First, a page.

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Why It's Hard to Make Friends as an Adult

Have you ever looked around and suddenly felt like everyone else has their established friend group while you're left wondering where your people went? If this resonates with you, you're not alone. Research tells us that the age of 25 is when our social network begins to shrink, making it harder to make new friends as an adult.

Here are 4 reasons why becoming an adult and having to make friends is so anxiety-inducing:

1. Changing priorities.

Suddenly we’re giving increased focus to career advancement and family responsibilities, which makes it challenging to dedicate time to making new friends. Friendship itself almost becomes a luxury of sorts, a nice-to-have, not a “need” to have – pushing it into the margins of our lives. If finding time to be intentional about friends feels impossible, here's a tip:

Intentionally dedicate time for friend making on your calendar. Whether you join a social group or tag along with your extroverted friend who doesn’t mind bringing a plus one, we have to prioritize making new friends just as we prioritize work and family.

2. Fixed mindsets.

A lot of us subscribe to limiting beliefs about ourselves that aren’t permanent, such as "I'm just chronically shy" or "I get too awkward". And we’ve told ourselves that these things make it impossible for us to make friends, rather than challenging these beliefs or finding ways to work with them.

Another common mindset we hear is that it's too late to make new friends, which is simply not true. There are people at 30 and at 60 years old finding new friends every day, which means it’s equally as possible for you. We challenge you to consider the ways in which these mindsets are working against you.

3. Absence of social structures.

The absence of dedicated social spaces, like childhood recess or college dormitories, can leave us feeling lost in figuring out where and how to find new friends. As a child, time was carved out for you to socialize, and your job was to make new friends. Shared spaces in college gave you an environment saturated with your peers. It was easy to look at someone next to you who wasgoing through the same life stages as you at the same time and find camaraderie. But suddenly, we exit these spaces and there are no college events, and we’re tasked with the responsibility of figuring it out on our own. It leaves a lot of us confused on where to start: how to find people and then how to develop the friendship. If you find you’re in this space, unsure of how to get started or how to move forward, you’re not alone.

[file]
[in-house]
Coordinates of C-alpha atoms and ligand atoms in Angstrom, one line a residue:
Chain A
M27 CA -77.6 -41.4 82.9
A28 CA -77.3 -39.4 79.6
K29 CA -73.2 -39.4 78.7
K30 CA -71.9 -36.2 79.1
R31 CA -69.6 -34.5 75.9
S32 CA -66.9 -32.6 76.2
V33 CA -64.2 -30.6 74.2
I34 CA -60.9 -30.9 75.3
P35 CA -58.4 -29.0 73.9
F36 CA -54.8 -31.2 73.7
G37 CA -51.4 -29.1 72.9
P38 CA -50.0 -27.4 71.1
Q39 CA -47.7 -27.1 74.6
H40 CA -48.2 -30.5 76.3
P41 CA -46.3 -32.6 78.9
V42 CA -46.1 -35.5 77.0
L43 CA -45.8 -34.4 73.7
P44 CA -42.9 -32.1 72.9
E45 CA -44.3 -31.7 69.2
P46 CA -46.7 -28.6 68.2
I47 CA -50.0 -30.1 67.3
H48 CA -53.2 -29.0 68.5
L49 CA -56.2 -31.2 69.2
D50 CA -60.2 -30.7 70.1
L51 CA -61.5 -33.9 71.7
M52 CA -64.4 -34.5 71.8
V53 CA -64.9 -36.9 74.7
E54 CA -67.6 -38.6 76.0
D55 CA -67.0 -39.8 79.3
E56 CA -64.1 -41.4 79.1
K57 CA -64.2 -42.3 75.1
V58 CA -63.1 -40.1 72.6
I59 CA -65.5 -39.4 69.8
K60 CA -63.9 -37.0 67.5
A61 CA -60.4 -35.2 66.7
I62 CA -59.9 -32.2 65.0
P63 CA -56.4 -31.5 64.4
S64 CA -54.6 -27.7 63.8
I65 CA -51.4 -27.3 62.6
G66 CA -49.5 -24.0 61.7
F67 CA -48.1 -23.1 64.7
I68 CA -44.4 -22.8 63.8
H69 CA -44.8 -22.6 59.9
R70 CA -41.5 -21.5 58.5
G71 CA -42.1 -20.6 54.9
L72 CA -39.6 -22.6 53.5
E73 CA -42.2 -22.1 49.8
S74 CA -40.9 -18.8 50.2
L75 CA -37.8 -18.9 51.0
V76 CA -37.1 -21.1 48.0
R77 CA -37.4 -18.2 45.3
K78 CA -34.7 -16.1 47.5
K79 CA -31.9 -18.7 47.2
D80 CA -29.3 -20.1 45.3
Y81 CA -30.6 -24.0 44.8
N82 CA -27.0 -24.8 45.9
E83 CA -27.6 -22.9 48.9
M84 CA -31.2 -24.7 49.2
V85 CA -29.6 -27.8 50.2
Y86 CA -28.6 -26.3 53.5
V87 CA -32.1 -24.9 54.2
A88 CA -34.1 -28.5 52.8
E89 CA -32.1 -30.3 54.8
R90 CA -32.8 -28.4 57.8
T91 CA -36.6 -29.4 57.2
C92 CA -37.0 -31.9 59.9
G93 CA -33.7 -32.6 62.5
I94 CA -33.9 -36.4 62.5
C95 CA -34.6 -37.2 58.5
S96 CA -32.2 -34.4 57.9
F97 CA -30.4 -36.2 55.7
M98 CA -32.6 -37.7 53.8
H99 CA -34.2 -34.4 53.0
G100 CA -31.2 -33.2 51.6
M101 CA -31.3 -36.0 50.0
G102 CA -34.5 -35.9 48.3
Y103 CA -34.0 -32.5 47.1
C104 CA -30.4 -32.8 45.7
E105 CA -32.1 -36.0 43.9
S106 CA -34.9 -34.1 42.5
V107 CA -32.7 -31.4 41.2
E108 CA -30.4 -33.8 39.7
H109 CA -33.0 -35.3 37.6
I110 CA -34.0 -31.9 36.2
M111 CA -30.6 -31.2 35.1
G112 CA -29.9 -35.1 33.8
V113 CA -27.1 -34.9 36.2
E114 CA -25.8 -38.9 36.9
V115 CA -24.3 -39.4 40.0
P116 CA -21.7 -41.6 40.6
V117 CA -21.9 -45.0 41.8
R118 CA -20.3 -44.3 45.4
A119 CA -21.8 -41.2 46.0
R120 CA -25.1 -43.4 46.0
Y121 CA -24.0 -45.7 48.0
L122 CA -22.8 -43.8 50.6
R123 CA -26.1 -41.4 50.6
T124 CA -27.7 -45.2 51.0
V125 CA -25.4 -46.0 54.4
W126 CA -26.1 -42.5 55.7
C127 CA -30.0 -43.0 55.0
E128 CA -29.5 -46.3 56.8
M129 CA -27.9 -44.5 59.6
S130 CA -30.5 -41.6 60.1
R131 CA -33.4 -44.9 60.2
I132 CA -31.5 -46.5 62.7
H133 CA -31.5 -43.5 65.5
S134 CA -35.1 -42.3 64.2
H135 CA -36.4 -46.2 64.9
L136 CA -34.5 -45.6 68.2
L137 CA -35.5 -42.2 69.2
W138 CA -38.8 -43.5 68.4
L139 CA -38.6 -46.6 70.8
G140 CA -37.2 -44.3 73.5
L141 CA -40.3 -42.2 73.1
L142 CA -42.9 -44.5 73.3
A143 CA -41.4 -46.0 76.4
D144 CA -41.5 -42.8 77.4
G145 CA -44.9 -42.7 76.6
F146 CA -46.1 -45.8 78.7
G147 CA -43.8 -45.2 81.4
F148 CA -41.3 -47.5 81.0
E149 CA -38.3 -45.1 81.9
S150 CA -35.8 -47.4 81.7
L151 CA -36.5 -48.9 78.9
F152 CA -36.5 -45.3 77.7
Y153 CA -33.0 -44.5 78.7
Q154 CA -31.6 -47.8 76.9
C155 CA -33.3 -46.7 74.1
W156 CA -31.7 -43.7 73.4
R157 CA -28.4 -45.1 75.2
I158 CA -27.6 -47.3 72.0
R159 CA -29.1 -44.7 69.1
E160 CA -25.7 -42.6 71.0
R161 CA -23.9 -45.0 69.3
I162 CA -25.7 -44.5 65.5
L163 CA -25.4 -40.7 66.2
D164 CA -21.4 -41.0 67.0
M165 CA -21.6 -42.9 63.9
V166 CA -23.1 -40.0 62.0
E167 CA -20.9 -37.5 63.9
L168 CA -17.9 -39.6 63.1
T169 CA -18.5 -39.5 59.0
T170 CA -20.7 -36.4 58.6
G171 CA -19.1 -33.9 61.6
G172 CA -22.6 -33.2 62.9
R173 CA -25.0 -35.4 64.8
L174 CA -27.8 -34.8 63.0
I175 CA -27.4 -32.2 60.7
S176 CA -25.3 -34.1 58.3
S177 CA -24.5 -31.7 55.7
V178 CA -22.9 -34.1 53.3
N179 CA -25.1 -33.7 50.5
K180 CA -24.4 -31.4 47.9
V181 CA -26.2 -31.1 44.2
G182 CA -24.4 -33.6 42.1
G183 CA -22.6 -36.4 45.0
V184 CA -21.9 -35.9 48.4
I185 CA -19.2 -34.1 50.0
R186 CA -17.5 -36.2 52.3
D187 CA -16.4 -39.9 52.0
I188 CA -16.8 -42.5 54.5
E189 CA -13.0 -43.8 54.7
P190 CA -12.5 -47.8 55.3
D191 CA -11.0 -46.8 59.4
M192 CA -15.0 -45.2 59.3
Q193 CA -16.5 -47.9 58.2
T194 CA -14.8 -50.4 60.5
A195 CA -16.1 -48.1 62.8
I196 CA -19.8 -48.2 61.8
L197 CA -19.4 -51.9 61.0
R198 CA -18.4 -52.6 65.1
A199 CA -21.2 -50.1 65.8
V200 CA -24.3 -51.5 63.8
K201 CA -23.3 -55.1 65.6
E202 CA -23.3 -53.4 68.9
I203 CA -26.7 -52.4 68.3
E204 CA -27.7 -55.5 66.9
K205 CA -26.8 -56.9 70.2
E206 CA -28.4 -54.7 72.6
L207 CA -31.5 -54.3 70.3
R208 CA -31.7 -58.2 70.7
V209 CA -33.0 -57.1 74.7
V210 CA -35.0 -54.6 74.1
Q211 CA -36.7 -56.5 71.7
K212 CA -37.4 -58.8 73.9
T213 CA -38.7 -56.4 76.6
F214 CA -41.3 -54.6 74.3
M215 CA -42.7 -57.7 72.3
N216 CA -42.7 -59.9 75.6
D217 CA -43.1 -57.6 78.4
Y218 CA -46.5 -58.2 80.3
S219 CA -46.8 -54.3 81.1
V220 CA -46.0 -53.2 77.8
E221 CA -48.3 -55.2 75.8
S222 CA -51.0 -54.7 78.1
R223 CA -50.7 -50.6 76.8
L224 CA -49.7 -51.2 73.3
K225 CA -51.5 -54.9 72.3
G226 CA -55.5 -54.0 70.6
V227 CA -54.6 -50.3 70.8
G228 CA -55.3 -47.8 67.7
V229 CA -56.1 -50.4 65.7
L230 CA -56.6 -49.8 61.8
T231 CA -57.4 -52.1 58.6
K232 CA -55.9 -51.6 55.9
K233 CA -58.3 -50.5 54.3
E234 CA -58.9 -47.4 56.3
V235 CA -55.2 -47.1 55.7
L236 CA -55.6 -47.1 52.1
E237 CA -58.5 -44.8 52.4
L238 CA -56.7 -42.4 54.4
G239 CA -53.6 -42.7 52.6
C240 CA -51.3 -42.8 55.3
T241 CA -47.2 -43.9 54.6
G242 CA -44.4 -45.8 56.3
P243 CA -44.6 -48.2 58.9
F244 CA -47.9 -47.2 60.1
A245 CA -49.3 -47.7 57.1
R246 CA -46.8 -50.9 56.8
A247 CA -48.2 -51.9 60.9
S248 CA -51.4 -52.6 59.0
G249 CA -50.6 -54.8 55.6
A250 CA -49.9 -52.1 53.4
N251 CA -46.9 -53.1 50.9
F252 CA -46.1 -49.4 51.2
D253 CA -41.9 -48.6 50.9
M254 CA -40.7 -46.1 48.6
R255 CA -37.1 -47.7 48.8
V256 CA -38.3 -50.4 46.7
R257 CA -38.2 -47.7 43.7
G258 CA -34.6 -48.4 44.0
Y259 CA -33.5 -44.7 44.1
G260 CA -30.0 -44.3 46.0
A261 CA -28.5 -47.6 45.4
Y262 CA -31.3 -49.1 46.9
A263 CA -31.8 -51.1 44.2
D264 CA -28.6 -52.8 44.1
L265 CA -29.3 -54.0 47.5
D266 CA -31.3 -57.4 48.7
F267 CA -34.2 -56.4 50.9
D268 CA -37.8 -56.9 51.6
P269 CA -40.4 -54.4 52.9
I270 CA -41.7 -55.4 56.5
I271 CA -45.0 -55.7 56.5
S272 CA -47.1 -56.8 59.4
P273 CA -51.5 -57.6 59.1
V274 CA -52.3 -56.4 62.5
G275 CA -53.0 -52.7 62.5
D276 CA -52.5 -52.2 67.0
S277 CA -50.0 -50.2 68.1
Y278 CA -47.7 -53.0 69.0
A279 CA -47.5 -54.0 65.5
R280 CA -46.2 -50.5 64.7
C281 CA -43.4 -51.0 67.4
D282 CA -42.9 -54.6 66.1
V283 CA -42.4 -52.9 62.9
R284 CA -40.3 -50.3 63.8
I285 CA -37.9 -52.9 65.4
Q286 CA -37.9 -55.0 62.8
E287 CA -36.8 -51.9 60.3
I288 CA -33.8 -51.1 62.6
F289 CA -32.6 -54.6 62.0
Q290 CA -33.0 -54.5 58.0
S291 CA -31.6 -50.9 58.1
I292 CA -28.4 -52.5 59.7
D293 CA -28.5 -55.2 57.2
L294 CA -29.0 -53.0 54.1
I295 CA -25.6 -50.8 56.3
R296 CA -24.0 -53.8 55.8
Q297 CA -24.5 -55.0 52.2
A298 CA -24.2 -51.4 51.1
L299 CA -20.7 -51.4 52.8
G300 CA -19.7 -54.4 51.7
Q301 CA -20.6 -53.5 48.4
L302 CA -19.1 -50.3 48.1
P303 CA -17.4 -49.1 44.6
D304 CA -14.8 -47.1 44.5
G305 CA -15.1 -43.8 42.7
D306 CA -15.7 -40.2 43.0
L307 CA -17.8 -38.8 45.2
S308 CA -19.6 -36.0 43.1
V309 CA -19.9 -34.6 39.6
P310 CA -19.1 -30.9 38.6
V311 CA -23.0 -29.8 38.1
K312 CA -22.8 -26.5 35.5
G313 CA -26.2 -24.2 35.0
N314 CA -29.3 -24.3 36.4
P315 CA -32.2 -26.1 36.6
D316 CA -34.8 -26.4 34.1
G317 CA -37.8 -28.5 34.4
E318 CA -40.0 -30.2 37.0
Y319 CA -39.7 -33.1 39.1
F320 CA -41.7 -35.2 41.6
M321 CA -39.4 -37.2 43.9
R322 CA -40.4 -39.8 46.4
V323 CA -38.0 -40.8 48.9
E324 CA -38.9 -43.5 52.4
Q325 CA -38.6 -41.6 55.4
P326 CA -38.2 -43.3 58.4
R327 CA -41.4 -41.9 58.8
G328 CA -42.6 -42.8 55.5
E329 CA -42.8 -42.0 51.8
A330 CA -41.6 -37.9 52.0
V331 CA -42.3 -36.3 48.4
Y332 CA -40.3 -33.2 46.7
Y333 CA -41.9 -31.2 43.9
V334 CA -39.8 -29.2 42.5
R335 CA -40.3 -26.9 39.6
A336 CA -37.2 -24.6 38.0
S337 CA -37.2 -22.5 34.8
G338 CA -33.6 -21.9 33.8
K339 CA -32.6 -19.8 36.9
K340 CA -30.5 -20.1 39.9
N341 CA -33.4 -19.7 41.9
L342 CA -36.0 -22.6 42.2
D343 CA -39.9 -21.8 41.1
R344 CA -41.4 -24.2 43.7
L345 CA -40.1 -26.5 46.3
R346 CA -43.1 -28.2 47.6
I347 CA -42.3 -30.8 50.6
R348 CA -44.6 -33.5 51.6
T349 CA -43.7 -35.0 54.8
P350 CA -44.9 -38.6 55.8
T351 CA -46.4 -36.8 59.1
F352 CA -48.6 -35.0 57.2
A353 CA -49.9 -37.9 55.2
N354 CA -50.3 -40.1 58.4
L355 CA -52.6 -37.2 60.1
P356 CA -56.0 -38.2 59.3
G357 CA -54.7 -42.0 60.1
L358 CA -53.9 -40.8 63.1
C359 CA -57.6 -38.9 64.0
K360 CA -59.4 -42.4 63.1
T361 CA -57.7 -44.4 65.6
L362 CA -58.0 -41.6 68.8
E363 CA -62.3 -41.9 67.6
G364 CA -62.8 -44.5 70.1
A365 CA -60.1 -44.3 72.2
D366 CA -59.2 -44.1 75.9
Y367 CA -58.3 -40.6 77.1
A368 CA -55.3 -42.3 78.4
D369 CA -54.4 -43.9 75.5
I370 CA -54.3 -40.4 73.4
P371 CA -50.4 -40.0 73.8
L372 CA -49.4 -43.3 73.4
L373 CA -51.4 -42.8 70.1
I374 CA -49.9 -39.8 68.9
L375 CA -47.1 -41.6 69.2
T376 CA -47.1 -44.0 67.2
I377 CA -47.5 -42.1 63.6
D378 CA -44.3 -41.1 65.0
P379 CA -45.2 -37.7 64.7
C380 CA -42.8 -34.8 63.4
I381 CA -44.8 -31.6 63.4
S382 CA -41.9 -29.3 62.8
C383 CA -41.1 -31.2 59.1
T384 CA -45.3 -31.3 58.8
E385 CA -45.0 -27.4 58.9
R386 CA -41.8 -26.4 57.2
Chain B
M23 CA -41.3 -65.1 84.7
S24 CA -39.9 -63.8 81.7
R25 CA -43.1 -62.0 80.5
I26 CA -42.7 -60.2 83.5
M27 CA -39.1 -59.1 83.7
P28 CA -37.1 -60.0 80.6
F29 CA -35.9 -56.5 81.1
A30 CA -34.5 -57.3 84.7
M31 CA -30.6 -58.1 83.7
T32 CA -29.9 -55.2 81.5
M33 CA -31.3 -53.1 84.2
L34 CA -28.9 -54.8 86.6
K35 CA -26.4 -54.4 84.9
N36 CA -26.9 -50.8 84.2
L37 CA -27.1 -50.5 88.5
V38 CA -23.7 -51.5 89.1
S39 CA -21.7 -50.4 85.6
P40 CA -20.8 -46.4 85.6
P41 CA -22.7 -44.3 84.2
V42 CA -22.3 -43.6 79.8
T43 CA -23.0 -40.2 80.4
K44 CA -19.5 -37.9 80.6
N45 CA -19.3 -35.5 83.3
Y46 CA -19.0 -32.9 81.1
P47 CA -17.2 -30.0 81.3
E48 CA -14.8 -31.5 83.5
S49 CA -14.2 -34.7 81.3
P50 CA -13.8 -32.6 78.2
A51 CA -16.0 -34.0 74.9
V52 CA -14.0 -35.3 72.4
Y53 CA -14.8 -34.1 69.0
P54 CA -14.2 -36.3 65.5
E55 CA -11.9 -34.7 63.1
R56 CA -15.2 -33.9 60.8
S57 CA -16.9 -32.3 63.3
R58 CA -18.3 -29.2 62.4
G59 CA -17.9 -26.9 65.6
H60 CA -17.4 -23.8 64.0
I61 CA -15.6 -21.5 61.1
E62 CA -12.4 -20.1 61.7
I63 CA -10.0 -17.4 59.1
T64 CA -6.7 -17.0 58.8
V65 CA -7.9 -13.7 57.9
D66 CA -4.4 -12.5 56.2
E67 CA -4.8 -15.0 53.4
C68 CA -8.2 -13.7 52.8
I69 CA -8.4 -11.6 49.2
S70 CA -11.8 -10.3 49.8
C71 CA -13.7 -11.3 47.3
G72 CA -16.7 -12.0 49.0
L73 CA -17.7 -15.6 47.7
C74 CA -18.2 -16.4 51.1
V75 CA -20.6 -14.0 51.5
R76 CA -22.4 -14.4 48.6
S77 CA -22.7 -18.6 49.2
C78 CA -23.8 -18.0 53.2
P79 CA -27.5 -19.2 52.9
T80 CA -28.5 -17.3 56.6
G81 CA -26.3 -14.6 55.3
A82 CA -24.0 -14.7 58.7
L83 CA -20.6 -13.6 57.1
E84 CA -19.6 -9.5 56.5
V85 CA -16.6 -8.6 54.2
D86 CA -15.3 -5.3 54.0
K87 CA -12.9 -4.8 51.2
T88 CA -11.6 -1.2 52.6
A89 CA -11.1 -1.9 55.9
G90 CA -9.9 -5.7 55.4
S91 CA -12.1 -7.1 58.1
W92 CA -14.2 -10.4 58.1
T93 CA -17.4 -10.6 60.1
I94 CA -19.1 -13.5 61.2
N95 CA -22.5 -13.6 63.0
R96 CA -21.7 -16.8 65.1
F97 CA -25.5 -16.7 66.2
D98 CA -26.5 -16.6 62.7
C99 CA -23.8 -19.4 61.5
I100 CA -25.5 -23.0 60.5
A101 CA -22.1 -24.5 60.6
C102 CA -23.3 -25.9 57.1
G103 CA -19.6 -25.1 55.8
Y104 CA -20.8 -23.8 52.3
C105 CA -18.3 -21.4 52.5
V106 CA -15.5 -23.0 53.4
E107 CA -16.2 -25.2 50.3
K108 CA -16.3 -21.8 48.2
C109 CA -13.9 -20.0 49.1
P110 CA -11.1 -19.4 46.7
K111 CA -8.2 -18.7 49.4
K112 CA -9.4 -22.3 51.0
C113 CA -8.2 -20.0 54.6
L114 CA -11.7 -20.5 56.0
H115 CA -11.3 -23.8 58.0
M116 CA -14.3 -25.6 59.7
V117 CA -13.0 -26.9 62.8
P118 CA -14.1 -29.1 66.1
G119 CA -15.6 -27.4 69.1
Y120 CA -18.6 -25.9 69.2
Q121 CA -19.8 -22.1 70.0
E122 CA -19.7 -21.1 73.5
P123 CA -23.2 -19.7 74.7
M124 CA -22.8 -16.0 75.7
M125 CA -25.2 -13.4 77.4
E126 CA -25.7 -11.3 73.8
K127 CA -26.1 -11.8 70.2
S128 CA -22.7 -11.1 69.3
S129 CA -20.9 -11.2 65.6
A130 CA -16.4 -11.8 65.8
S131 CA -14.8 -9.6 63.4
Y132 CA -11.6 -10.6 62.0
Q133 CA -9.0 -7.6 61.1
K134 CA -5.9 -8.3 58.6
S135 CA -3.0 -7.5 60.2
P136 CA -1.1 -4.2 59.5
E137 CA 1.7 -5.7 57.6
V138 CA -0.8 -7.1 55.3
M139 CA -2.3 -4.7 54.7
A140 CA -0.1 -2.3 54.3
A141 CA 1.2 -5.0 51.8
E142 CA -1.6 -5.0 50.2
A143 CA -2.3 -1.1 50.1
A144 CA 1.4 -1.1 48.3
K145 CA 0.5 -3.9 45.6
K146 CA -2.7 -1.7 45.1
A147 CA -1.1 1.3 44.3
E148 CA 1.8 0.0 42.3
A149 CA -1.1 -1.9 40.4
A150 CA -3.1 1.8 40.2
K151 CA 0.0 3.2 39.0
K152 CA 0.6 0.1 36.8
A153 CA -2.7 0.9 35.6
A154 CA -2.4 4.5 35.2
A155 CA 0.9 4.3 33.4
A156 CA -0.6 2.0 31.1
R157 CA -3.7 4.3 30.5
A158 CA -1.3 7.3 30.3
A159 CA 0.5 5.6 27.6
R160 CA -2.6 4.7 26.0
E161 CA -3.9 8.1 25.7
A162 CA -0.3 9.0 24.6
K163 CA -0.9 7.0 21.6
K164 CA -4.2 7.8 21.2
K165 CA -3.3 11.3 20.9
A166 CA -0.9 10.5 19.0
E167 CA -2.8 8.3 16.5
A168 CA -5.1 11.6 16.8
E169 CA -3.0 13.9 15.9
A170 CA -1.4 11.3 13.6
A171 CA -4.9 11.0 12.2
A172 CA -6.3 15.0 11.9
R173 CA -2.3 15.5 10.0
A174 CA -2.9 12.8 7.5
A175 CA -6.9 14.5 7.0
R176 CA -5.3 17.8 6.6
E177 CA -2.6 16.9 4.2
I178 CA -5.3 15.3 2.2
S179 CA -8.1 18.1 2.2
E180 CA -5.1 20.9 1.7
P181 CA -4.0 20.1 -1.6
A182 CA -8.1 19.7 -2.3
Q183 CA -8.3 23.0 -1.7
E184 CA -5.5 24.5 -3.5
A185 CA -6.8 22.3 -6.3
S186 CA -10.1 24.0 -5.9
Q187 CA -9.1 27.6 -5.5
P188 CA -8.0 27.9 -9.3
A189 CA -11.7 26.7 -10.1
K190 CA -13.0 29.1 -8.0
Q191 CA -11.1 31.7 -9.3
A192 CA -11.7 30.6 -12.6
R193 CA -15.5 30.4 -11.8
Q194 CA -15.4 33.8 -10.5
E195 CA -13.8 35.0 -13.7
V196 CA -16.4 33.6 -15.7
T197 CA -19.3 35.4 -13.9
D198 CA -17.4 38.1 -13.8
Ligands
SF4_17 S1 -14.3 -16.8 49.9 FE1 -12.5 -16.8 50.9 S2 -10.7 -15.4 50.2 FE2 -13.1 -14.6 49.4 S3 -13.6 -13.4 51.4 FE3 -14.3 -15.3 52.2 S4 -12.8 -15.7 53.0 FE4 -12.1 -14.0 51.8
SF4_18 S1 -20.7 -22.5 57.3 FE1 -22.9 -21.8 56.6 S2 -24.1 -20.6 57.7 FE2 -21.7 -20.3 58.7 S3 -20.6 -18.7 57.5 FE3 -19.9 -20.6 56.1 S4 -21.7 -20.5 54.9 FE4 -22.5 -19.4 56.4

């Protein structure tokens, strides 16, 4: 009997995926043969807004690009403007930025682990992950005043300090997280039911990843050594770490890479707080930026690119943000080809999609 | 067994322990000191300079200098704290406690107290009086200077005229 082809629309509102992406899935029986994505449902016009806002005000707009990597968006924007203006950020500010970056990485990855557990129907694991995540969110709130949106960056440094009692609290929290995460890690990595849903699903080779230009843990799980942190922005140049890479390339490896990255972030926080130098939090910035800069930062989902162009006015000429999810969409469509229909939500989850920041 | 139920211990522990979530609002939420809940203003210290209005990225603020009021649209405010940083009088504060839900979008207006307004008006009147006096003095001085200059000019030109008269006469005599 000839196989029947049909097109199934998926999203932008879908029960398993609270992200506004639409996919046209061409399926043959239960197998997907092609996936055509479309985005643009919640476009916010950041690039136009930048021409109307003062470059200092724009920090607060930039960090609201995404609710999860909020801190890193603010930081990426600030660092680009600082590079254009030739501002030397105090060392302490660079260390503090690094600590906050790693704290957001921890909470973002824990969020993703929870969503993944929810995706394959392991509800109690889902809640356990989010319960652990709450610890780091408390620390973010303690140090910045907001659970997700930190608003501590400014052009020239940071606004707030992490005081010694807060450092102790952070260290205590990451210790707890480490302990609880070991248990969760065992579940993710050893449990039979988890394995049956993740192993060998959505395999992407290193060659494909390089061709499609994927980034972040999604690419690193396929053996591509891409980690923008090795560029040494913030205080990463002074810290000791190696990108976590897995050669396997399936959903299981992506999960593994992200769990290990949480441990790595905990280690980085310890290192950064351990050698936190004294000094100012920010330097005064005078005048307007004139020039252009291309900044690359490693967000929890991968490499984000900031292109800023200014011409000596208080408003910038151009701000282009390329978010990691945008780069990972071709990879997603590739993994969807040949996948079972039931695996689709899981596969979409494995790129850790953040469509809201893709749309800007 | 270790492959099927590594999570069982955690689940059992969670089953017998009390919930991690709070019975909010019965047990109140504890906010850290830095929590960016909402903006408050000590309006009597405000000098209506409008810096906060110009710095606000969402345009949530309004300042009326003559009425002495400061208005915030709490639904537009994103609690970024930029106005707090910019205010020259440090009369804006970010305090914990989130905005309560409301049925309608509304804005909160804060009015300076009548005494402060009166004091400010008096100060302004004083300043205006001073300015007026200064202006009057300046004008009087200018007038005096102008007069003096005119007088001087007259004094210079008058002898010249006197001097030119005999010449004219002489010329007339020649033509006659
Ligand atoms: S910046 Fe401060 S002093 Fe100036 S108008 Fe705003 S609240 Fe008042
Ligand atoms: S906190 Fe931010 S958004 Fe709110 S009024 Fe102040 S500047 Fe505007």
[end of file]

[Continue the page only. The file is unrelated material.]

4. Lack of resources and cultural support.

The public dialogue around making friends seems to be, “You either have friends – or you don’t”. It doesn’t leave space to explore the nuances behind making friends as a grown adult. When it comes to making friends and creating friendships of depth, there is very little support and a scarcity of resources.

If you find yourself nodding along to these challenges, know that there are ways to navigate and overcome them. From prioritizing friend-making on your calendar to challenging fixed mindsets, we want to remind you that it's never too late to make new friends.

And if this is something you're still looking for support with, we're here to talk it through. You can learn more at or hit us up on Instagram anytime at @friendforward.

Here's to thriving in your ongoing journey toward better female friendships.

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